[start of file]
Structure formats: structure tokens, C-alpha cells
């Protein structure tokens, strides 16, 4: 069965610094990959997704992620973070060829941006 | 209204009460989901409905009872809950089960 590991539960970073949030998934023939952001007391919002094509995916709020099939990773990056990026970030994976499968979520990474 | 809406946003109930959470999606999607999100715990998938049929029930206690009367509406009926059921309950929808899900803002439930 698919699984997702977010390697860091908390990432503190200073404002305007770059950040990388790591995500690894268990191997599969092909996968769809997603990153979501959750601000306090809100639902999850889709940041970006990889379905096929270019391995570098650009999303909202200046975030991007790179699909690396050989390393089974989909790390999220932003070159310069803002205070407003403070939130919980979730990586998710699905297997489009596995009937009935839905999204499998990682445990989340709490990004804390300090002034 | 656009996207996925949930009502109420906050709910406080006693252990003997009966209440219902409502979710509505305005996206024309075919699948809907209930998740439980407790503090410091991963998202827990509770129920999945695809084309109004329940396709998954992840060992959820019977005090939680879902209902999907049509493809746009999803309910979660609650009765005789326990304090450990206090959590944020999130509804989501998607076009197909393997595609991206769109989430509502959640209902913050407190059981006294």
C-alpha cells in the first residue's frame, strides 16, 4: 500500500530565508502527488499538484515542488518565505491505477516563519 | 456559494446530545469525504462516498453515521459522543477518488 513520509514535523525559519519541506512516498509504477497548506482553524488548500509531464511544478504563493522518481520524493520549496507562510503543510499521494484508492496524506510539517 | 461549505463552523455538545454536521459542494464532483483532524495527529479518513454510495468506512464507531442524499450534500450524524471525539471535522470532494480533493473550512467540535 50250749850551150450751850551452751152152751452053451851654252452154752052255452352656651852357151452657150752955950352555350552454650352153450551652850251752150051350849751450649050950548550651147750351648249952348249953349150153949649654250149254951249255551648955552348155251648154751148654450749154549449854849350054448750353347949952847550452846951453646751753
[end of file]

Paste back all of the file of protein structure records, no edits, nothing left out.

Structure formats: structure tokens, C-alpha cells
């Protein structure tokens, strides 16, 4: 069965610094990959997704992620973070060829941006 | 209204009460989901409905009872809950089960 590991539960970073949030998934023939952001007391919002094509995916709020099939990773990056990026970030994976499968979520990474 | 809406946003109930959470999606999607999100715990998938049929029930206690009367509406009926059921309950929808899900803002439930 698919699984997702977010390697860091908390990432503190200073404002305007770059950040990388790591995500690894268990191997599969092909996968769809997603990153979501959750601000306090809100639902999850889709940041970006990889379905096929270019391995570098650009999303909202200046975030991007790179699909690396050989390393089974989909790390999220932003070159310069803002205070407003403070939130919980979730990586998710699905297997489009596995009937009935839905999204499998990682445990989340709490990004804390300090002034 | 656009996207996925949930009502109420906050709910406080006693252990003997009966209440219902409502979710509505305005996206024309075919699948809907209930998740439980407790503090410091991963998202827990509770129920999945695809084309109004329940396709998954992840060992959820019977005090939680879902209902999907049509493809746009999803309910979660609650009765005789326990304090450990206090959590944020999130509804989501998607076009197909393997595609991206769109989430509502959640209902913050407190059981006294």
C-alpha cells in the first residue's frame, strides 16, 4: 500500500530565508502527488499538484515542488518565505491505477516563519 | 456559494446530545469525504462516498453515521459522543477518488 513520509514535523525559519519541506512516498509504477497548506482553524488548500509531464511544478504563493522518481520524493520549496507562510503543510499521494484508492496524506510539517 | 461549505463552523455538545454536521459542494464532483483532524495527529479518513454510495468506512464507531442524499450534500450524524471525539471535522470532494480533493473550512467540535 50250749850551150450751850551452751152152751452053451851654252452154752052255452352656651852357151452657150752955950352555350552454650352153450551652850251752150051350849751450649050950548550651147750351648249952348249953349150153949649654250149254951249255551648955552348155251648154751148654450749154549449854849350054448750353347949952847550452846951453646751753